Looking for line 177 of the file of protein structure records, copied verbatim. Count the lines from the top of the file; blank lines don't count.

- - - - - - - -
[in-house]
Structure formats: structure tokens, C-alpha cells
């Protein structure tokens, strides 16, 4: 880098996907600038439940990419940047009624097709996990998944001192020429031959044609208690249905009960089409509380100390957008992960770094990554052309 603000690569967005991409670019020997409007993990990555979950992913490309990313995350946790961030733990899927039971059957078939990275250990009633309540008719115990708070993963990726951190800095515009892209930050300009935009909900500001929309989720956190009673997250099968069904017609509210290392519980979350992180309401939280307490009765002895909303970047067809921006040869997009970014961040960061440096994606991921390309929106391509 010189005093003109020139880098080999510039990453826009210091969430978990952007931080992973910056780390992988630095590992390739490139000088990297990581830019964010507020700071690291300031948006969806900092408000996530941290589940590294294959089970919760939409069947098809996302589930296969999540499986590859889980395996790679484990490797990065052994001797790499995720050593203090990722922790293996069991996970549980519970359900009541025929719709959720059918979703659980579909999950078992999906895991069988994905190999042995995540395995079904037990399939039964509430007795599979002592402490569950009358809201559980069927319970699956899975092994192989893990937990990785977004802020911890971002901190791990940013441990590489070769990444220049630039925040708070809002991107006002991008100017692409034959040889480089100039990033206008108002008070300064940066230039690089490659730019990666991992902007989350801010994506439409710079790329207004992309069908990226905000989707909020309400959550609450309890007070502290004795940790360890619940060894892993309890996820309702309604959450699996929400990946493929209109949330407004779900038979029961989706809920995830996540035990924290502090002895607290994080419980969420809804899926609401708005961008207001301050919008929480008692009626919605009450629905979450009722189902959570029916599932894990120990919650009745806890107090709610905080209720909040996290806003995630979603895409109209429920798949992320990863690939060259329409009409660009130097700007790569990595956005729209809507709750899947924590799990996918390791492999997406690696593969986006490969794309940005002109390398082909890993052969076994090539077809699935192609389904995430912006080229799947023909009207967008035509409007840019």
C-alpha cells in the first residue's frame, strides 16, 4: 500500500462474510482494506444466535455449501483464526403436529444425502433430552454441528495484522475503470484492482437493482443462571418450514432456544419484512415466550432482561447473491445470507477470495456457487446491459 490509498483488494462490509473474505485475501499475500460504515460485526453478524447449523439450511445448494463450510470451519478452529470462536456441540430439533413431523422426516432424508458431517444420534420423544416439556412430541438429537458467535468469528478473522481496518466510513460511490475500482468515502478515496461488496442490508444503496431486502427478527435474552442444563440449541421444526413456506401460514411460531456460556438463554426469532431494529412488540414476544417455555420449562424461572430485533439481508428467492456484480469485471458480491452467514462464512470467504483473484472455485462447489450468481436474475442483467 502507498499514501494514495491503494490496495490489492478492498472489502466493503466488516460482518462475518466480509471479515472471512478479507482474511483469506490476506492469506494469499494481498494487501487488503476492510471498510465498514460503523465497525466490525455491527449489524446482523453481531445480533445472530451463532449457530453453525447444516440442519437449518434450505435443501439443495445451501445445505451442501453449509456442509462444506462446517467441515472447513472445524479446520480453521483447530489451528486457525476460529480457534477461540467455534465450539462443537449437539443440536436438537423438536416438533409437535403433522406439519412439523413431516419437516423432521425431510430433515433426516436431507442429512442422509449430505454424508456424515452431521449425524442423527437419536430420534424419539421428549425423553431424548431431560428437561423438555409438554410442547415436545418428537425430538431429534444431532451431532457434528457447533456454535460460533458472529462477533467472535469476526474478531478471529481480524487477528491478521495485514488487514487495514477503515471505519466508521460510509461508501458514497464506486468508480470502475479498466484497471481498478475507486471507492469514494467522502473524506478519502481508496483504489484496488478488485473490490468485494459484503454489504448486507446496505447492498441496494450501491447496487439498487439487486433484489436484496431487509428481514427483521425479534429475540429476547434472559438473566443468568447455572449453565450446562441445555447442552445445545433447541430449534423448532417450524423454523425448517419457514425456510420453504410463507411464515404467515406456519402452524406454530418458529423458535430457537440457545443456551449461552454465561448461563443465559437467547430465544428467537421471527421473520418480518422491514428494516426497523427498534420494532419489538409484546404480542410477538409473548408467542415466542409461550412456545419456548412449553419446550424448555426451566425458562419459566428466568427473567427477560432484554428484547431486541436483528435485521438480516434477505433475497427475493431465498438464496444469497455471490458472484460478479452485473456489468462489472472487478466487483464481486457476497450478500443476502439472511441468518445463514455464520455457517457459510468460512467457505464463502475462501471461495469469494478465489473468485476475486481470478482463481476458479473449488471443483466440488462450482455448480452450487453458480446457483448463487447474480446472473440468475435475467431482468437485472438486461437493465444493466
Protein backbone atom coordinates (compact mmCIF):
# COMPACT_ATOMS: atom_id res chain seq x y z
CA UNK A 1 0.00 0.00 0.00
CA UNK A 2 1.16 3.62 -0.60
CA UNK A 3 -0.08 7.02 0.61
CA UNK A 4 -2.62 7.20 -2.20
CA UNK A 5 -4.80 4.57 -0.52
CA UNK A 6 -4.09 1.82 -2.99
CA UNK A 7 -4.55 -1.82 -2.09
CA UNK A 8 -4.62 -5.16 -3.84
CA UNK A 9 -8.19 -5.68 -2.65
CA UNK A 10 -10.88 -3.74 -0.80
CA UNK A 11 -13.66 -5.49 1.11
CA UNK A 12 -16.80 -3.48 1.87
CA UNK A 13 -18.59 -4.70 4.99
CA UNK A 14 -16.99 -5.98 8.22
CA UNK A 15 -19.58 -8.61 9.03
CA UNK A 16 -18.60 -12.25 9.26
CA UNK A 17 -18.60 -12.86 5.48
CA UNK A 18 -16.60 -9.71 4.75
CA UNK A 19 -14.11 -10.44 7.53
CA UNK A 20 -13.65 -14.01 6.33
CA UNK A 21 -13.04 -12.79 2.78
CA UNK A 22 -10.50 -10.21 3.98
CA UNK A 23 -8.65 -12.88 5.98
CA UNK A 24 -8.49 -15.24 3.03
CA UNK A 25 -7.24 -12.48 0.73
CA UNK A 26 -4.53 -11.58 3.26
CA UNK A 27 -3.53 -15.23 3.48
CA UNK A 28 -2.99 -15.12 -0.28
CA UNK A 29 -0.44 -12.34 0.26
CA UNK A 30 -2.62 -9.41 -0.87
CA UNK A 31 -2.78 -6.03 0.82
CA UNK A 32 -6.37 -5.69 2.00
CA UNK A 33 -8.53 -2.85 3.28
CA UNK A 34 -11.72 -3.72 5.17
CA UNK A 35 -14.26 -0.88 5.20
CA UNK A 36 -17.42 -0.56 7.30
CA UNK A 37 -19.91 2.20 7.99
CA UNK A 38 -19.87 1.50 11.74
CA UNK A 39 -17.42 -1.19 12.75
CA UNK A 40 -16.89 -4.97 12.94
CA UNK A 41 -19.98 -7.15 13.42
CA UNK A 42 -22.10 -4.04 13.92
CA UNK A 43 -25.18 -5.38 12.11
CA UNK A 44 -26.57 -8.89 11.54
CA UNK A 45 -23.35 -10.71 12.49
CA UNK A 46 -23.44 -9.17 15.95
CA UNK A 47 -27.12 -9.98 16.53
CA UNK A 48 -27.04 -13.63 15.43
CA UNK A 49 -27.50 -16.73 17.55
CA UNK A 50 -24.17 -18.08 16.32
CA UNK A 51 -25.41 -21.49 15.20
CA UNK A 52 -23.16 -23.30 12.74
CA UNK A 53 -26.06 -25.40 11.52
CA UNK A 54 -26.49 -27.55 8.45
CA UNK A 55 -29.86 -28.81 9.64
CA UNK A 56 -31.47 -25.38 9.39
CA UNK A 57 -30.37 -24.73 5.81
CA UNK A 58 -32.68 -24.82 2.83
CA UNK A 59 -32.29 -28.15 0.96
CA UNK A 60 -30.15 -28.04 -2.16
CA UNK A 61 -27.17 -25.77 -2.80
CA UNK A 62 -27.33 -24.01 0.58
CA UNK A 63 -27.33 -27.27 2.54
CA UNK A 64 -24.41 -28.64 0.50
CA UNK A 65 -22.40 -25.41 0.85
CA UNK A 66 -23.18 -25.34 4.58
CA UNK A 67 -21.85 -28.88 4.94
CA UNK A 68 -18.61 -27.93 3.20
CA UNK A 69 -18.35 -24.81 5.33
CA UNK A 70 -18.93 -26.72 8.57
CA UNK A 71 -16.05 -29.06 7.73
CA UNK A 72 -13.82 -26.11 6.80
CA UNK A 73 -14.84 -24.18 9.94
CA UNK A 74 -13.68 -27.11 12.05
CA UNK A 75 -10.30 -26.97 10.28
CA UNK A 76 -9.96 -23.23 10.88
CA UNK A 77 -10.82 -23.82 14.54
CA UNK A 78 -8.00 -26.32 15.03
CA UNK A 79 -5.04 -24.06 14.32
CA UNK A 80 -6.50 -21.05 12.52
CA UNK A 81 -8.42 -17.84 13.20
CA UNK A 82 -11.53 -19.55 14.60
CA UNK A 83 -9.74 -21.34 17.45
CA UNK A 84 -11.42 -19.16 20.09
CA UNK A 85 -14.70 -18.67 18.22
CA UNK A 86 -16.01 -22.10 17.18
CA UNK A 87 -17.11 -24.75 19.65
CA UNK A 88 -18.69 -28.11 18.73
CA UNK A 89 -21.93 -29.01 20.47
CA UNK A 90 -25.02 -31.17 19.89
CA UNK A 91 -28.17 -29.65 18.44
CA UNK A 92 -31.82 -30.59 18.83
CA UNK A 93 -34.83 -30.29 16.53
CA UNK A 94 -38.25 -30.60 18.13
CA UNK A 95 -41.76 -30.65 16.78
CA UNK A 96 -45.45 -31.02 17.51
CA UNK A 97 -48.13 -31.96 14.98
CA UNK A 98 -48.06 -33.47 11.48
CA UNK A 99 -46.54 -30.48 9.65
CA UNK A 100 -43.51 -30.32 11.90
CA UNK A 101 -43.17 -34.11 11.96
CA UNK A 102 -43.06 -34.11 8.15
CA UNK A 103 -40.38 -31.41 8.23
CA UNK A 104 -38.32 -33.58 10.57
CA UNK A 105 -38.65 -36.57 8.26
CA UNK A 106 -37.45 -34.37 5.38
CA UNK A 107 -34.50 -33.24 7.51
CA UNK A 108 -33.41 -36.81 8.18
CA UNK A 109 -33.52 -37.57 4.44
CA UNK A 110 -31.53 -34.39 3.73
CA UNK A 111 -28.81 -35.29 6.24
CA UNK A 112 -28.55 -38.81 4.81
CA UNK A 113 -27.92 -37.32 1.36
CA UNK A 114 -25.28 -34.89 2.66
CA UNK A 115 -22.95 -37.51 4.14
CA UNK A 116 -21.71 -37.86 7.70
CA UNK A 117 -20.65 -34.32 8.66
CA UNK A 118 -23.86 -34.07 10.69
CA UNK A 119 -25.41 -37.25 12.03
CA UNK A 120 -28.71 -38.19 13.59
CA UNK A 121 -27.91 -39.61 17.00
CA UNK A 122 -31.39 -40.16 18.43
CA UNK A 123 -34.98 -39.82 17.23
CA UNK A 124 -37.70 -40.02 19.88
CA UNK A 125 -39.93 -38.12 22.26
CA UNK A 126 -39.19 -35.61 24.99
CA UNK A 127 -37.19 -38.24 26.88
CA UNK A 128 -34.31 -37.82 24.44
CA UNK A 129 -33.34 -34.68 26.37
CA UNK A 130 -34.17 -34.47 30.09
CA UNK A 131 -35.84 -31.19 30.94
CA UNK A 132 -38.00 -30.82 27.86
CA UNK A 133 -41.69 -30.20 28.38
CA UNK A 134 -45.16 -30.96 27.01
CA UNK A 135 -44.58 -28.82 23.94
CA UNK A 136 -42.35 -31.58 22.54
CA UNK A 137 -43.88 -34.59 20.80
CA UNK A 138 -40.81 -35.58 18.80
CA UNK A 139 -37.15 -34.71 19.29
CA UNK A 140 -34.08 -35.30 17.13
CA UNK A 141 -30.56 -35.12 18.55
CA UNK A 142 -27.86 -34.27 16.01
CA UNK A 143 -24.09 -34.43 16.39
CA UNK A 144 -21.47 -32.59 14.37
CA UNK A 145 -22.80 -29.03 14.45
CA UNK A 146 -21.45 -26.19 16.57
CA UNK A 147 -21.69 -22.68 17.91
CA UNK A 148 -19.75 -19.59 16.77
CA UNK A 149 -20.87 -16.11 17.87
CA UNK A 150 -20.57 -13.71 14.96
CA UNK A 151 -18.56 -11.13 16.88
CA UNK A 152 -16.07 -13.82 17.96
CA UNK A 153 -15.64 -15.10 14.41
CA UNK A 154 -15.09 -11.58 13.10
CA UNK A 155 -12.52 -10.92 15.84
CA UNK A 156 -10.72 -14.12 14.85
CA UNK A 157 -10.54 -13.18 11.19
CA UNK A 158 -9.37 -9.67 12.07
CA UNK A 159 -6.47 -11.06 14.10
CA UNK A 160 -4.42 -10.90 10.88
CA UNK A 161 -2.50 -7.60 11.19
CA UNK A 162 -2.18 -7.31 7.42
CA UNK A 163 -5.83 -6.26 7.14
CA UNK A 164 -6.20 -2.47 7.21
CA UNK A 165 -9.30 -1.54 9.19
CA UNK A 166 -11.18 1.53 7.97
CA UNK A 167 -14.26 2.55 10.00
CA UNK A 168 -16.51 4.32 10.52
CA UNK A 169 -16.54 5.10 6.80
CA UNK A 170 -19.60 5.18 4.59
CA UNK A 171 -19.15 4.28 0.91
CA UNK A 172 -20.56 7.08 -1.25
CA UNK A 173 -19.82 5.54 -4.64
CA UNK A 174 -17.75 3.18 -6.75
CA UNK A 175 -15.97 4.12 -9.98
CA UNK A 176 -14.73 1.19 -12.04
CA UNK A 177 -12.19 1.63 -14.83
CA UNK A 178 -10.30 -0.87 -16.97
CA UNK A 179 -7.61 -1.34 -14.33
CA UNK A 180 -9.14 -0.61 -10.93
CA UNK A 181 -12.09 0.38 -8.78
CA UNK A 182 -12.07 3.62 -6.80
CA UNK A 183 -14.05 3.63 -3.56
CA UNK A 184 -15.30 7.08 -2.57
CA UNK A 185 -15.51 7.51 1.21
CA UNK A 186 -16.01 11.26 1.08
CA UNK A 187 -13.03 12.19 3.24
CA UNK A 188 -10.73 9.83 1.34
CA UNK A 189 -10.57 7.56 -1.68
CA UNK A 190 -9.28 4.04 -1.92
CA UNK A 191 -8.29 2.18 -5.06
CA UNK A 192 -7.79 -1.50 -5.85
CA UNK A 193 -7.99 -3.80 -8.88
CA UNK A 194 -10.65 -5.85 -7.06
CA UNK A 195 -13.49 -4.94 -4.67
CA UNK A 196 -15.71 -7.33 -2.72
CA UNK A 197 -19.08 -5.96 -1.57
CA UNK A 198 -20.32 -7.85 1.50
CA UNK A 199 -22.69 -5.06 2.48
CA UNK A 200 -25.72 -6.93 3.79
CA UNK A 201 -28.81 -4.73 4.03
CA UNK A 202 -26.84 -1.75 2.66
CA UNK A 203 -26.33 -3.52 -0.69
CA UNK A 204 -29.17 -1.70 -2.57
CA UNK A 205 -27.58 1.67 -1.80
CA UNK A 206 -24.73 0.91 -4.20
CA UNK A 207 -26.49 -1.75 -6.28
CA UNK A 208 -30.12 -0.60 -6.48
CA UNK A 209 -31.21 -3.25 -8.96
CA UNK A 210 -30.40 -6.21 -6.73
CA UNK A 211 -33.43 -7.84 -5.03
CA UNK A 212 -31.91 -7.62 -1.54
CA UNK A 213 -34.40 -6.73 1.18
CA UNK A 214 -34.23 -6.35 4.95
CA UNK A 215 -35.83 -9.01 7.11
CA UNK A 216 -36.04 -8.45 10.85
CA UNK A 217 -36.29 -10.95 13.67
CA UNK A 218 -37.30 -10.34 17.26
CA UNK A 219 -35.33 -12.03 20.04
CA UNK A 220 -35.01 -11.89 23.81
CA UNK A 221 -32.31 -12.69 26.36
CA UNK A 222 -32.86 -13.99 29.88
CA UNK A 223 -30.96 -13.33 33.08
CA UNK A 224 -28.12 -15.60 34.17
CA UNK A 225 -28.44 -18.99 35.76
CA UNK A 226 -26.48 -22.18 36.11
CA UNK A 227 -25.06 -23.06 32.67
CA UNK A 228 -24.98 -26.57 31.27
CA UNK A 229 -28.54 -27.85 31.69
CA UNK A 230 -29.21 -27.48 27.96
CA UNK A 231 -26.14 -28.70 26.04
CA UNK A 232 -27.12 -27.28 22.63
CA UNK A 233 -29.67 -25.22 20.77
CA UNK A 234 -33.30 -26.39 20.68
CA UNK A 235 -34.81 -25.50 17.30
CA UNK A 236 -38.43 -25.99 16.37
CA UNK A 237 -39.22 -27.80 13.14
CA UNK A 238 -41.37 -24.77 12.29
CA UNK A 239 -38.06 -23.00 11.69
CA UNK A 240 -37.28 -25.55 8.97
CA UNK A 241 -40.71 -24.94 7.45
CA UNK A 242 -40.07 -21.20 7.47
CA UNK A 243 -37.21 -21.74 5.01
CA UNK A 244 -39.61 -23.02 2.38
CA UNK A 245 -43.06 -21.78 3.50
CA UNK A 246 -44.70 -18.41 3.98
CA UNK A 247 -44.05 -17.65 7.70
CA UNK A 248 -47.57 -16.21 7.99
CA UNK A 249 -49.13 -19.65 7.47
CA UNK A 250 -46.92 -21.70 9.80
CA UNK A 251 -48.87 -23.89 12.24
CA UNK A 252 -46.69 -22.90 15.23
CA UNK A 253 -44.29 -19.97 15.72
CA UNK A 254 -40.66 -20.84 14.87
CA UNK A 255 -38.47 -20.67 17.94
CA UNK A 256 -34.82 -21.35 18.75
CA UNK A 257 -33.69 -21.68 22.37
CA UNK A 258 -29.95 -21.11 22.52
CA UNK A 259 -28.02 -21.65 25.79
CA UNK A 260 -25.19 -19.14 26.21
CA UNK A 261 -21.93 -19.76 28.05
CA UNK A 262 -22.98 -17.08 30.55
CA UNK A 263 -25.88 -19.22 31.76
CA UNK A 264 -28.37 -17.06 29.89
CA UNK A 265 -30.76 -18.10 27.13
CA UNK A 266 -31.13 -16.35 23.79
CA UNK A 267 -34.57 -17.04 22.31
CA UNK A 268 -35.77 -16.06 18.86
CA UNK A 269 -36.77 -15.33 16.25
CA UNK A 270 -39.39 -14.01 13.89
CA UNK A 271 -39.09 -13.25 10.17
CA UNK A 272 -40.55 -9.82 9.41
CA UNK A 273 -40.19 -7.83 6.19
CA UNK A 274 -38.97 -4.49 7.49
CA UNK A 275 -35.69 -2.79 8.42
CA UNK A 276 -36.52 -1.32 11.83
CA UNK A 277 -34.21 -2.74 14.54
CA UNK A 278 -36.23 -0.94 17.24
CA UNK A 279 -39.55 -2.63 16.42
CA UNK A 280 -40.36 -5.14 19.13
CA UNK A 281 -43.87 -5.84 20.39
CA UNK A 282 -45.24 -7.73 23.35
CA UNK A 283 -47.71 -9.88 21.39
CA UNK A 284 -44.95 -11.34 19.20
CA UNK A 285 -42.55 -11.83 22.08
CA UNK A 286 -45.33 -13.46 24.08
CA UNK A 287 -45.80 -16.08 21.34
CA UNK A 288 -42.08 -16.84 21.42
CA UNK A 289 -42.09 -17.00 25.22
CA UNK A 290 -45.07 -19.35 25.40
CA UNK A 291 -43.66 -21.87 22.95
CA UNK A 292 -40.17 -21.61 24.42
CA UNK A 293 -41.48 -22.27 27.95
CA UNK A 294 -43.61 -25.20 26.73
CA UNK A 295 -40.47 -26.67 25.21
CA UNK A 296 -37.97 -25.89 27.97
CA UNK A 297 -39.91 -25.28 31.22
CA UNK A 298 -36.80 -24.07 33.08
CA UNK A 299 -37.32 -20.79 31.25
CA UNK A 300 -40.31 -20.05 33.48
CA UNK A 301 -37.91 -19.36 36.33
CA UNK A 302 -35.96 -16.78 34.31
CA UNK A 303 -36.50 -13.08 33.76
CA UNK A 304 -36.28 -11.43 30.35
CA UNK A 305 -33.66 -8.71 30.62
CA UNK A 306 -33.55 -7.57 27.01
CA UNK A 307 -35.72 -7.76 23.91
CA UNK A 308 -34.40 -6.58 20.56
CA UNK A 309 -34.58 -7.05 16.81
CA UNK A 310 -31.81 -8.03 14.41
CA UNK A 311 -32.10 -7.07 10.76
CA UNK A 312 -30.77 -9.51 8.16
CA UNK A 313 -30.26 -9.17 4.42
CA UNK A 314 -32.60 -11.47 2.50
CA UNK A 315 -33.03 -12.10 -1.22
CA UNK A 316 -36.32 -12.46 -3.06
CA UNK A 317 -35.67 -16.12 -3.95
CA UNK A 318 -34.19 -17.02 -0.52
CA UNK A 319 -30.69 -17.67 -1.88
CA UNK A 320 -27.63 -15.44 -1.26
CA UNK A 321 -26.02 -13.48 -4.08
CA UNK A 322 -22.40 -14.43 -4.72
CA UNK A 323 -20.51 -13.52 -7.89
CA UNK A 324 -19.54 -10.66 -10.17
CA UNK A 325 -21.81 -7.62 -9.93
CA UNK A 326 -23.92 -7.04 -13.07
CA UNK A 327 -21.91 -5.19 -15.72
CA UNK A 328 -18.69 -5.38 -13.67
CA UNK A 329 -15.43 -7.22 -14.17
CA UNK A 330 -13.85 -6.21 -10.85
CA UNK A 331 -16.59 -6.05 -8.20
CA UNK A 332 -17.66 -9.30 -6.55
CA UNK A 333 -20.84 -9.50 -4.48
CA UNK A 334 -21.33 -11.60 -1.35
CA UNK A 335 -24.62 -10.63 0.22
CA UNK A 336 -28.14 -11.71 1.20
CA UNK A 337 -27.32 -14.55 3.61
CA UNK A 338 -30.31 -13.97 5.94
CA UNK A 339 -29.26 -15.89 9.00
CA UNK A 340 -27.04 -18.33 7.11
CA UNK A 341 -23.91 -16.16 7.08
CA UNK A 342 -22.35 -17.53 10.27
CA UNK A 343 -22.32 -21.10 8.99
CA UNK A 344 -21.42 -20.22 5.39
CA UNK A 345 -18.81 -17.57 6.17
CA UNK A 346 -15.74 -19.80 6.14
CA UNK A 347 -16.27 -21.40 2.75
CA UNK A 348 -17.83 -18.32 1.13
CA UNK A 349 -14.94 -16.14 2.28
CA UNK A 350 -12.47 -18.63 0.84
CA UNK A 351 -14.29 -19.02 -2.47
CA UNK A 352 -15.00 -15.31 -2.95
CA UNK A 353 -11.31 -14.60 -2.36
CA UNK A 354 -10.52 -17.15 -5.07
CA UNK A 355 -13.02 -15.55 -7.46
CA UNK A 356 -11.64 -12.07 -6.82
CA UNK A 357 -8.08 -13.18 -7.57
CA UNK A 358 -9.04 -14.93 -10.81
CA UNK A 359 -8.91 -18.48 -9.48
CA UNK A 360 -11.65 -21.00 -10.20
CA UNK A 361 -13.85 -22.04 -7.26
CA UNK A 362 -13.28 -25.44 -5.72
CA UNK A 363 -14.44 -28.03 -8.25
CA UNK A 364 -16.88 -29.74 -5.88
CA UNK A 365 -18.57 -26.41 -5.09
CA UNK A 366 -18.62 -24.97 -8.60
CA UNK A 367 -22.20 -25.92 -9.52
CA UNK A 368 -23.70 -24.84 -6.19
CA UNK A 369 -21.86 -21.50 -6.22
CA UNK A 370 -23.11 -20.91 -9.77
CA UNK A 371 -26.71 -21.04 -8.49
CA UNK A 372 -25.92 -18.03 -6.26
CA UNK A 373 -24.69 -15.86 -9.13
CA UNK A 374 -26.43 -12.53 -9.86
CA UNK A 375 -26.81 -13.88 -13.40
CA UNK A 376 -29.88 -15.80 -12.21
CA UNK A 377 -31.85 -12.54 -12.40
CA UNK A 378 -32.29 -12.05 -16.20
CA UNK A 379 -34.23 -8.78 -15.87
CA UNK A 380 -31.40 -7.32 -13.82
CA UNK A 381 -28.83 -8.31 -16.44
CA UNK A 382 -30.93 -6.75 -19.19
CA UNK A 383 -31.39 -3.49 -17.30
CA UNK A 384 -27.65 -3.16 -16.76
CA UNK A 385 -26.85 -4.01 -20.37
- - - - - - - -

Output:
CA UNK A 171 -19.15 4.28 0.91